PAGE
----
Homeschooling is an alternative, but do not underestimate the time that it takes either. Sure it are your kids and you want the best for their future. Homeschooling however can be quite intense when it is combined with running a self-sustainable place. When you are very remote it might also be hard for the kids to meet other kids. Something the kids might also appreciate at a certain age. Some parents around here got really fed up driving their kids around for miles to other kids.

Cabin fever

Ever heard of cabin fever? Sometimes you just have to get out. Go to town, see and speak to other people. You get so restless that you just have to go. This is called cabin fever. It is well known amongst remote living Homesteaders.

I always notice when people have cabin fever. They come by and drink a cup of tea at ours. And chat, and chat, and chat, endlessly. Then they say goodby and go into town just to be among more people. I do not know anybody around here who does not have it every now and then. You might have it too.

Some people also like to be involved in social things in town to avoid the cabin fever. They are a member of a church or an association and do some good work in town.

So again, being remote means being far away from social activities you might not like now, but also might miss ones you are remote.

Wanting to move out

Coming from a town’s life in a very busy country I do know the feeling of wanting to move out. I had that feeling. And I did move out.

I had the feeling that I moved into the middle of nowhere, that feeling changed as things improved around us. It was very funny.

When I came to live on our Homestead I had the feeling I was living very remote. My husband was a lot in Holland still to work and I was a lot on my own.

Now my feeling is completely different. The road got improved, neighbours moved in, we have a much more suitable car for this area, we have a proper internet connection, many things have improved. Knowing what it is like to live remote as was the case at the beginning, I am so happy with these changes that brought me closer to the community.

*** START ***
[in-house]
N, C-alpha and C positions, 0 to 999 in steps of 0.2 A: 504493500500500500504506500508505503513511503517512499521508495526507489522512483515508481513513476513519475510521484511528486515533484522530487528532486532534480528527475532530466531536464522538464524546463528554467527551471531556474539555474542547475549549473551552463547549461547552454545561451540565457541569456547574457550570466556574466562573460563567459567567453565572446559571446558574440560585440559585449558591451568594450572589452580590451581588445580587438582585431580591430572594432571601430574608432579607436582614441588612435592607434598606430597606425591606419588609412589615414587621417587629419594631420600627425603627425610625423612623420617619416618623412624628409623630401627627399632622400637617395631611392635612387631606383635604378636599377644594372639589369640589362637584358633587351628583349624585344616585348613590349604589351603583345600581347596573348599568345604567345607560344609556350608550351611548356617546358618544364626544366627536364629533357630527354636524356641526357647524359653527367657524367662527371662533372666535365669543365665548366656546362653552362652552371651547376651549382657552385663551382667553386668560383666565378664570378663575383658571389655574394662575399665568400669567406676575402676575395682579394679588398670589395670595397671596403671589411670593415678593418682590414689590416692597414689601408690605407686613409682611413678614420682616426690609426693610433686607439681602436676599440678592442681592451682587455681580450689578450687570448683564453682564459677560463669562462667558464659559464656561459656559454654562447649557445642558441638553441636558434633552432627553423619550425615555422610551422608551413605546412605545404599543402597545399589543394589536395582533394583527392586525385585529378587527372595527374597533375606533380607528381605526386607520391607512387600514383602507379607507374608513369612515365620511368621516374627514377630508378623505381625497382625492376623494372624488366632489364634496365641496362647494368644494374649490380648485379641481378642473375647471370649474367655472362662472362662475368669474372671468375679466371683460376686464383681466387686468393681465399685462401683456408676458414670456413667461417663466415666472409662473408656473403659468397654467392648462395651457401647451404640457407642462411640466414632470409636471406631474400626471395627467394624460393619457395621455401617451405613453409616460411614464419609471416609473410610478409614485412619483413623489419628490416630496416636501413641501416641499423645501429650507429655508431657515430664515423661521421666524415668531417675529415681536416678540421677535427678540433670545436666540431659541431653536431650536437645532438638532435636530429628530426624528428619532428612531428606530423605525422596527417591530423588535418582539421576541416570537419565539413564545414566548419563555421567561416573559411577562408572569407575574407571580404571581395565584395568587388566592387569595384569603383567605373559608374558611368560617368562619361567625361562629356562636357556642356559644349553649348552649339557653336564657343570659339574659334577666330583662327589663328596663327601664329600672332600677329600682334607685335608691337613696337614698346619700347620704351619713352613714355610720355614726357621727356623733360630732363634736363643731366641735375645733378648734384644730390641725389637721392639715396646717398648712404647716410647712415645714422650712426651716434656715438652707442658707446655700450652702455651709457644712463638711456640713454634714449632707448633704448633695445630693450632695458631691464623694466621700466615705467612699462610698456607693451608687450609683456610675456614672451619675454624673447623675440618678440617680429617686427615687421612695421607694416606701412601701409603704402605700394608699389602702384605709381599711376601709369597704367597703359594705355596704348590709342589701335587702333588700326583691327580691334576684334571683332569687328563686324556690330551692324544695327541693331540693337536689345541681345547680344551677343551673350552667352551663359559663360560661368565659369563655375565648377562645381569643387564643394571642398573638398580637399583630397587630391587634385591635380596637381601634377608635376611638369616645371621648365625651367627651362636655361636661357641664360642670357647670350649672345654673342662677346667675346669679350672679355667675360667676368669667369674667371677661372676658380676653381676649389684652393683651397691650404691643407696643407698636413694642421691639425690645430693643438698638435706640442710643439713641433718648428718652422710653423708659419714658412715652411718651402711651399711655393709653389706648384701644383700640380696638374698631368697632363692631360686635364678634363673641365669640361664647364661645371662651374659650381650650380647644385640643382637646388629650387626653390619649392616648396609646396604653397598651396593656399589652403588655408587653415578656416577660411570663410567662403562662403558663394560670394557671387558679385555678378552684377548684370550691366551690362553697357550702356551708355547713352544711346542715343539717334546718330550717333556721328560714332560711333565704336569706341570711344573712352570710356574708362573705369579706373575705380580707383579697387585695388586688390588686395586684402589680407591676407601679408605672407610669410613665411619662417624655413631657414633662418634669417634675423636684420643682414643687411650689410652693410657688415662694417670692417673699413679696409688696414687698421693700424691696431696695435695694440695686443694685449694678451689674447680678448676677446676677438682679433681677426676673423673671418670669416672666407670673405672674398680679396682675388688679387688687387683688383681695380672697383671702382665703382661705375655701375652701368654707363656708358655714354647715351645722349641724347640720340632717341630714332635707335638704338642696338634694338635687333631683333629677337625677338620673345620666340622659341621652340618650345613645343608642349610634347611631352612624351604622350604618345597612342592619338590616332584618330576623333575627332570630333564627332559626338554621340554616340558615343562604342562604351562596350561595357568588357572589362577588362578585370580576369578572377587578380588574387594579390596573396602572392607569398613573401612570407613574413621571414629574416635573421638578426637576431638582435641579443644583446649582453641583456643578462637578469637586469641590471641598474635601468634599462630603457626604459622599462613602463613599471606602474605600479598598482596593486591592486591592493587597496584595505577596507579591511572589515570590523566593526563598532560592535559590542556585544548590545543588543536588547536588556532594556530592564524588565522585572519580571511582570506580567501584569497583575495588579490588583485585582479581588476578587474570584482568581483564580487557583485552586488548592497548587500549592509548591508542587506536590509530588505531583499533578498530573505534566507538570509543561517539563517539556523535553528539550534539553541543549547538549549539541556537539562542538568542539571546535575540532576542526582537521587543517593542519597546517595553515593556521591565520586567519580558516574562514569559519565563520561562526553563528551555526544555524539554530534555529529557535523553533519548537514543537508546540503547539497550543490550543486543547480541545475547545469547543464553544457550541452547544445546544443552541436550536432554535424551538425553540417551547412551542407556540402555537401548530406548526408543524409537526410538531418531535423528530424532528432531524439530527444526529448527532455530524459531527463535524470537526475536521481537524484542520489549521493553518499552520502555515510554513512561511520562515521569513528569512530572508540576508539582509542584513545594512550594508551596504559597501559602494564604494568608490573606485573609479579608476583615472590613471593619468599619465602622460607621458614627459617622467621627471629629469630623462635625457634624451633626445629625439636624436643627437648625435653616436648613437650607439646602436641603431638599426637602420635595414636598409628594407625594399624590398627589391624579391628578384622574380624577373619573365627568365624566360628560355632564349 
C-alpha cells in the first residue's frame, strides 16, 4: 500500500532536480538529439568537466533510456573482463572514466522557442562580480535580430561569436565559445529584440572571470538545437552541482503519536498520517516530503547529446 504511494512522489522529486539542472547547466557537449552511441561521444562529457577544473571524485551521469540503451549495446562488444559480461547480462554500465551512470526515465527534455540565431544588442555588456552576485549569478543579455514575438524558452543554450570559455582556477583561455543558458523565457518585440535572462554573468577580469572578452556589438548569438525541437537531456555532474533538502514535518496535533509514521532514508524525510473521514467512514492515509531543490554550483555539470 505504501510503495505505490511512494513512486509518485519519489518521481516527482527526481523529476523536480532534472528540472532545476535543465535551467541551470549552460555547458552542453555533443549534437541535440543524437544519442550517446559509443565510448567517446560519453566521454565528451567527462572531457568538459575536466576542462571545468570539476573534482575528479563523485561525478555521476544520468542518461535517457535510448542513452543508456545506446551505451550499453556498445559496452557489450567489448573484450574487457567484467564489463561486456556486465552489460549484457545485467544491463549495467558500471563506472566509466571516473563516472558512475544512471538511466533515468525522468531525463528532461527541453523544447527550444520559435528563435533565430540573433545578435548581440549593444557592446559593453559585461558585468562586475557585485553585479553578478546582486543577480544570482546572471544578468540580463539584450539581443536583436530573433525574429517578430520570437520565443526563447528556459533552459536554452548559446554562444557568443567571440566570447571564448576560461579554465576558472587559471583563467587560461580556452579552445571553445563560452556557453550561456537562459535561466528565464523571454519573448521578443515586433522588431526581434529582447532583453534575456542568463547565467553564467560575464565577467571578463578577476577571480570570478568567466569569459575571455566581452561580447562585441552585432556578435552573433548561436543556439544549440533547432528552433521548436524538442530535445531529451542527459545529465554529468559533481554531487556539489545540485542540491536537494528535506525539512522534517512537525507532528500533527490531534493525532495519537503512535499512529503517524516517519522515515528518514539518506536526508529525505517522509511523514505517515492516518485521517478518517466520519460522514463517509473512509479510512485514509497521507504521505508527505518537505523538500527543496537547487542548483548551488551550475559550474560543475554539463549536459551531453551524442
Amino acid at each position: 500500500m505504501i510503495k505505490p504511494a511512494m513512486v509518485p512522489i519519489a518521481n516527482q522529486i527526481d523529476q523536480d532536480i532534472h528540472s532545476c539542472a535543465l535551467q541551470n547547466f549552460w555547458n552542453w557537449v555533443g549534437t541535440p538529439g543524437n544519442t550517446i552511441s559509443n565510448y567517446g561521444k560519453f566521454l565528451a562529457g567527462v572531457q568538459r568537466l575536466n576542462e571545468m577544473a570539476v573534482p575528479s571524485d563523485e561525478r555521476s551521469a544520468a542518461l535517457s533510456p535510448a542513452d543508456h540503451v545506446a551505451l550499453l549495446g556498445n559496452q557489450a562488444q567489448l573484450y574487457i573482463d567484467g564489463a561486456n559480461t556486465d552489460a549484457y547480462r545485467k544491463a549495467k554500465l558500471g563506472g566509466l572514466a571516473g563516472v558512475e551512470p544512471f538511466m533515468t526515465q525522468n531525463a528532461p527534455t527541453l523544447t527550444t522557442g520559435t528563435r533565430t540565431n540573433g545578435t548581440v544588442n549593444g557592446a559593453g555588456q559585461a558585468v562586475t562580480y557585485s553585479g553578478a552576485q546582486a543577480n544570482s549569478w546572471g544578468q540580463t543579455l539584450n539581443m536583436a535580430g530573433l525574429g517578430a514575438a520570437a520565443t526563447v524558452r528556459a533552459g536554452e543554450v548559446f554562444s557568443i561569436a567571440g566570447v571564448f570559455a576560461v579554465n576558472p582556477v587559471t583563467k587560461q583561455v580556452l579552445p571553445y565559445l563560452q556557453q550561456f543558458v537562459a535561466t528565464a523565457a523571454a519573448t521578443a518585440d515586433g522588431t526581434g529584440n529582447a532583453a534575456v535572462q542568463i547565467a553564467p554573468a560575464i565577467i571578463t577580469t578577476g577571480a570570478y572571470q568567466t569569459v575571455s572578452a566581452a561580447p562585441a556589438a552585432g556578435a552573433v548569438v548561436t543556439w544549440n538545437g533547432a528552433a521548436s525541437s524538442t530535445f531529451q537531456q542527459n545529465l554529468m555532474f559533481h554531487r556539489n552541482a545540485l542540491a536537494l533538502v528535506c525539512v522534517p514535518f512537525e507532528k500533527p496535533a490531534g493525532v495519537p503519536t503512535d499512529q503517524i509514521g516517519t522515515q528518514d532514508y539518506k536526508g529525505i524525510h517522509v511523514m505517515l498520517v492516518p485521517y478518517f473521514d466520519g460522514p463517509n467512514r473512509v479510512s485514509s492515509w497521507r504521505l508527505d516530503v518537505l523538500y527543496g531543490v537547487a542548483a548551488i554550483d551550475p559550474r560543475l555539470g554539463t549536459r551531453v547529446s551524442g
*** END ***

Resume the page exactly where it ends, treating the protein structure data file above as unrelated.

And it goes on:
It gives me the opportunity to run a business. To be able to sell our produce and run my blog makes our chance to keep on living where we are now, so much higher. I enjoy the place where we are a lot. I can see the sea on the horizon, hear the birds singing and breath clean air. It’s golden.

Summarised & find out more

If you want to move out into a remote place take the distance have to drive to all that still bind you to a community. Like the distance to the shop for tools or for groceries, the job that you make money with at your neighbours, the vet, the school from your kids and the social events you might want to join. We are more connected to the world we live in then we think.

Moving out far is worth considering very careful. Being in the world we are in now moving as far away as we can might seem very attractive, but as it has good sides it has challenging sides as well. It is important te be prepared for this move.

Find out more about what it takes to start a Homestead.

Check this blogpost by clicking on the links:

5 Phases in Building a Homestead

Preparing for Your Homestead.

5 Reasons Why We Started Our Homestead

The Best Homestead Location and the Position of the Sun

Finding A Homestead Location With Good And Sufficient Fresh Water


Starting a Homestead

Written by Monique Volkers